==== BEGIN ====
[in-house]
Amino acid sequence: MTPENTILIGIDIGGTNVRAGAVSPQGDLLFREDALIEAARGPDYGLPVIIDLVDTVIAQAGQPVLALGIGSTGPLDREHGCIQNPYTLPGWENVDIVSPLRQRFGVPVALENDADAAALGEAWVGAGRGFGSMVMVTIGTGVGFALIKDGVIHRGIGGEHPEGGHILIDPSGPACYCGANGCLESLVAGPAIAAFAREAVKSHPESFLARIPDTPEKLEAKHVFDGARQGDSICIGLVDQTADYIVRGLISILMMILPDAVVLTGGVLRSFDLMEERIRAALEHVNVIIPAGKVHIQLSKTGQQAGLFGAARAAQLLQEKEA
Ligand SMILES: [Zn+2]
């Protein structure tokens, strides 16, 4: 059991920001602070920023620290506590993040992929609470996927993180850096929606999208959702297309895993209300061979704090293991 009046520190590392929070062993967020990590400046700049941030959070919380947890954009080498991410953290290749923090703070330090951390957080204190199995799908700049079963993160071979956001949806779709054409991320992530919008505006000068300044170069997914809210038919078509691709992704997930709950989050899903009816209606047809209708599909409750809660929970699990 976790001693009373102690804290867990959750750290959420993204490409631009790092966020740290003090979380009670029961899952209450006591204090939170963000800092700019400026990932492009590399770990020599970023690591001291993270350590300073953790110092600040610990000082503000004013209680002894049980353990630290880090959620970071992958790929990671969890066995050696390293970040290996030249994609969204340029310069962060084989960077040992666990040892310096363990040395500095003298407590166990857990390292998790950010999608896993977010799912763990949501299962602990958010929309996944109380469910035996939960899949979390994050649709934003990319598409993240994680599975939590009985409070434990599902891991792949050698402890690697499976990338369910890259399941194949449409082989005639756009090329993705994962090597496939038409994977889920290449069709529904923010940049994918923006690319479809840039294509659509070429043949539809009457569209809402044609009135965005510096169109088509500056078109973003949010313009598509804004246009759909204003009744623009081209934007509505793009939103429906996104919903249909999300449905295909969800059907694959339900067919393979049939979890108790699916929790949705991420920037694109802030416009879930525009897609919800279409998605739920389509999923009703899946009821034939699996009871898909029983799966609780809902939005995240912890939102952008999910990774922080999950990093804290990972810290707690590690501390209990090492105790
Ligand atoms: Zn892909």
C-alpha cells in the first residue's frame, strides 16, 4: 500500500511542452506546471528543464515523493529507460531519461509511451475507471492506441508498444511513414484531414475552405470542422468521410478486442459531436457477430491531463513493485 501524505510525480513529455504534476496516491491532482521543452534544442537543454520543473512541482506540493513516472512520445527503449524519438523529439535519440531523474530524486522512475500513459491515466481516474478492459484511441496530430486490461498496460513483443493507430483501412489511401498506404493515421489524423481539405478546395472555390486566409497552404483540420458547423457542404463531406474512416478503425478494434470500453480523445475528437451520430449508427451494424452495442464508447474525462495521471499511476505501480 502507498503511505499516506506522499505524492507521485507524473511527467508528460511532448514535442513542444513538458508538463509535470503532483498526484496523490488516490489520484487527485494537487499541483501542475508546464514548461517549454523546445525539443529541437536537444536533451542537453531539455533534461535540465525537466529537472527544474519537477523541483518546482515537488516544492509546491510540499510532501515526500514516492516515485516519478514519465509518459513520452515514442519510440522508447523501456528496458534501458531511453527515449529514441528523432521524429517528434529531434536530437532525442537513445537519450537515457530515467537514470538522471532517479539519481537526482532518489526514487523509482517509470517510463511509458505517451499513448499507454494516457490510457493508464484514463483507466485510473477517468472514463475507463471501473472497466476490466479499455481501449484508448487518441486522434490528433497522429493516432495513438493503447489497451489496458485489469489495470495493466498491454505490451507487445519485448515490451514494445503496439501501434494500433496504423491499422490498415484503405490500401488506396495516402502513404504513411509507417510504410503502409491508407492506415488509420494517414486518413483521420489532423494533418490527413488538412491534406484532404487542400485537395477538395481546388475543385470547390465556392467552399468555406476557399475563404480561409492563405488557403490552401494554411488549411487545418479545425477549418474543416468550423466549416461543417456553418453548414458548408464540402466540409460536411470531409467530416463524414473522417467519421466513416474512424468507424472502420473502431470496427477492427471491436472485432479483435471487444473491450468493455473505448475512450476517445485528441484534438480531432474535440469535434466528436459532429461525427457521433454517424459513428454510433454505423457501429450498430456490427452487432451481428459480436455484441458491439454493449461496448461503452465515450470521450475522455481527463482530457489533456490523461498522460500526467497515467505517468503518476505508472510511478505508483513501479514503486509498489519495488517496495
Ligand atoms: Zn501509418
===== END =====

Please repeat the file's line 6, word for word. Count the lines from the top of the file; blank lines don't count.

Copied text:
C-alpha cells in the first residue's frame, strides 16, 4: 500500500511542452506546471528543464515523493529507460531519461509511451475507471492506441508498444511513414484531414475552405470542422468521410478486442459531436457477430491531463513493485 501524505510525480513529455504534476496516491491532482521543452534544442537543454520543473512541482506540493513516472512520445527503449524519438523529439535519440531523474530524486522512475500513459491515466481516474478492459484511441496530430486490461498496460513483443493507430483501412489511401498506404493515421489524423481539405478546395472555390486566409497552404483540420458547423457542404463531406474512416478503425478494434470500453480523445475528437451520430449508427451494424452495442464508447474525462495521471499511476505501480 502507498503511505499516506506522499505524492507521485507524473511527467508528460511532448514535442513542444513538458508538463509535470503532483498526484496523490488516490489520484487527485494537487499541483501542475508546464514548461517549454523546445525539443529541437536537444536533451542537453531539455533534461535540465525537466529537472527544474519537477523541483518546482515537488516544492509546491510540499510532501515526500514516492516515485516519478514519465509518459513520452515514442519510440522508447523501456528496458534501458531511453527515449529514441528523432521524429517528434529531434536530437532525442537513445537519450537515457530515467537514470538522471532517479539519481537526482532518489526514487523509482517509470517510463511509458505517451499513448499507454494516457490510457493508464484514463483507466485510473477517468472514463475507463471501473472497466476490466479499455481501449484508448487518441486522434490528433497522429493516432495513438493503447489497451489496458485489469489495470495493466498491454505490451507487445519485448515490451514494445503496439501501434494500433496504423491499422490498415484503405490500401488506396495516402502513404504513411509507417510504410503502409491508407492506415488509420494517414486518413483521420489532423494533418490527413488538412491534406484532404487542400485537395477538395481546388475543385470547390465556392467552399468555406476557399475563404480561409492563405488557403490552401494554411488549411487545418479545425477549418474543416468550423466549416461543417456553418453548414458548408464540402466540409460536411470531409467530416463524414473522417467519421466513416474512424468507424472502420473502431470496427477492427471491436472485432479483435471487444473491450468493455473505448475512450476517445485528441484534438480531432474535440469535434466528436459532429461525427457521433454517424459513428454510433454505423457501429450498430456490427452487432451481428459480436455484441458491439454493449461496448461503452465515450470521450475522455481527463482530457489533456490523461498522460500526467497515467505517468503518476505508472510511478505508483513501479514503486509498489519495488517496495